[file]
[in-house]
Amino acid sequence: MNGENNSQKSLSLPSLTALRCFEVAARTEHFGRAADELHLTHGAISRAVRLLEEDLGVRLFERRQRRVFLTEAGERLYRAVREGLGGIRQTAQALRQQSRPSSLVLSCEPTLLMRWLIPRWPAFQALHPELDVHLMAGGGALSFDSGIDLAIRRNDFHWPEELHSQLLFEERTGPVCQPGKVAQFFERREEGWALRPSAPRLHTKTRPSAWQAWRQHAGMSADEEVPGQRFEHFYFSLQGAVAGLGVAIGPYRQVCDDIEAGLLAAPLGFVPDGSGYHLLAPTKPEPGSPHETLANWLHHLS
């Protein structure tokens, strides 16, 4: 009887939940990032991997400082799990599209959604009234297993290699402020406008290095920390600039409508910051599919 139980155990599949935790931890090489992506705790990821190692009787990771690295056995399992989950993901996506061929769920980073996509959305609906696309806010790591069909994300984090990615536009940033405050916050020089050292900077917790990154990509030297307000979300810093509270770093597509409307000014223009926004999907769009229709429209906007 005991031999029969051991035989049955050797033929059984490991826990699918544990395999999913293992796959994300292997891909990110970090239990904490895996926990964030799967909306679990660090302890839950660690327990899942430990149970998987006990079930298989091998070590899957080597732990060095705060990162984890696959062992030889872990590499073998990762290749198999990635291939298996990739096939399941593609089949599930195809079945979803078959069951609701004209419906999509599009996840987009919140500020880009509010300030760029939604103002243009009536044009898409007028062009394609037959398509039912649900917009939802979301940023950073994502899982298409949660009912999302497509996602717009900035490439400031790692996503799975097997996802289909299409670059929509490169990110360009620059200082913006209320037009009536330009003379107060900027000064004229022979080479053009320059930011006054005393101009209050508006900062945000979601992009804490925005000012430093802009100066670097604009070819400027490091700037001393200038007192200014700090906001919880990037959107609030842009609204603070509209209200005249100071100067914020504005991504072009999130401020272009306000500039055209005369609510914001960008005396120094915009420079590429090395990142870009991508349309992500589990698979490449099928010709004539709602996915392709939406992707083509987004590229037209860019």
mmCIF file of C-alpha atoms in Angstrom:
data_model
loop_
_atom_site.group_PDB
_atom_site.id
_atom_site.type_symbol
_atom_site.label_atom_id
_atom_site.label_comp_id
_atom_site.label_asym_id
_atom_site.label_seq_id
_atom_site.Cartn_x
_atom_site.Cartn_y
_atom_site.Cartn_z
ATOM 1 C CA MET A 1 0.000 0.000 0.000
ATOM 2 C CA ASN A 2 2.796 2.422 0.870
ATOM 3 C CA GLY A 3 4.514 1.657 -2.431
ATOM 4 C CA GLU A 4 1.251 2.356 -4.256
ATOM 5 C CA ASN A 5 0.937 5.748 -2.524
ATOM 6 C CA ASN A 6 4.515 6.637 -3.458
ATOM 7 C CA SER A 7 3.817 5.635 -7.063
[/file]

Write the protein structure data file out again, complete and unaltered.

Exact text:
[in-house]
Amino acid sequence: MNGENNSQKSLSLPSLTALRCFEVAARTEHFGRAADELHLTHGAISRAVRLLEEDLGVRLFERRQRRVFLTEAGERLYRAVREGLGGIRQTAQALRQQSRPSSLVLSCEPTLLMRWLIPRWPAFQALHPELDVHLMAGGGALSFDSGIDLAIRRNDFHWPEELHSQLLFEERTGPVCQPGKVAQFFERREEGWALRPSAPRLHTKTRPSAWQAWRQHAGMSADEEVPGQRFEHFYFSLQGAVAGLGVAIGPYRQVCDDIEAGLLAAPLGFVPDGSGYHLLAPTKPEPGSPHETLANWLHHLS
């Protein structure tokens, strides 16, 4: 009887939940990032991997400082799990599209959604009234297993290699402020406008290095920390600039409508910051599919 139980155990599949935790931890090489992506705790990821190692009787990771690295056995399992989950993901996506061929769920980073996509959305609906696309806010790591069909994300984090990615536009940033405050916050020089050292900077917790990154990509030297307000979300810093509270770093597509409307000014223009926004999907769009229709429209906007 005991031999029969051991035989049955050797033929059984490991826990699918544990395999999913293992796959994300292997891909990110970090239990904490895996926990964030799967909306679990660090302890839950660690327990899942430990149970998987006990079930298989091998070590899957080597732990060095705060990162984890696959062992030889872990590499073998990762290749198999990635291939298996990739096939399941593609089949599930195809079945979803078959069951609701004209419906999509599009996840987009919140500020880009509010300030760029939604103002243009009536044009898409007028062009394609037959398509039912649900917009939802979301940023950073994502899982298409949660009912999302497509996602717009900035490439400031790692996503799975097997996802289909299409670059929509490169990110360009620059200082913006209320037009009536330009003379107060900027000064004229022979080479053009320059930011006054005393101009209050508006900062945000979601992009804490925005000012430093802009100066670097604009070819400027490091700037001393200038007192200014700090906001919880990037959107609030842009609204603070509209209200005249100071100067914020504005991504072009999130401020272009306000500039055209005369609510914001960008005396120094915009420079590429090395990142870009991508349309992500589990698979490449099928010709004539709602996915392709939406992707083509987004590229037209860019």
mmCIF file of C-alpha atoms in Angstrom:
data_model
loop_
_atom_site.group_PDB
_atom_site.id
_atom_site.type_symbol
_atom_site.label_atom_id
_atom_site.label_comp_id
_atom_site.label_asym_id
_atom_site.label_seq_id
_atom_site.Cartn_x
_atom_site.Cartn_y
_atom_site.Cartn_z
ATOM 1 C CA MET A 1 0.000 0.000 0.000
ATOM 2 C CA ASN A 2 2.796 2.422 0.870
ATOM 3 C CA GLY A 3 4.514 1.657 -2.431
ATOM 4 C CA GLU A 4 1.251 2.356 -4.256
ATOM 5 C CA ASN A 5 0.937 5.748 -2.524
ATOM 6 C CA ASN A 6 4.515 6.637 -3.458
ATOM 7 C CA SER A 7 3.817 5.635 -7.063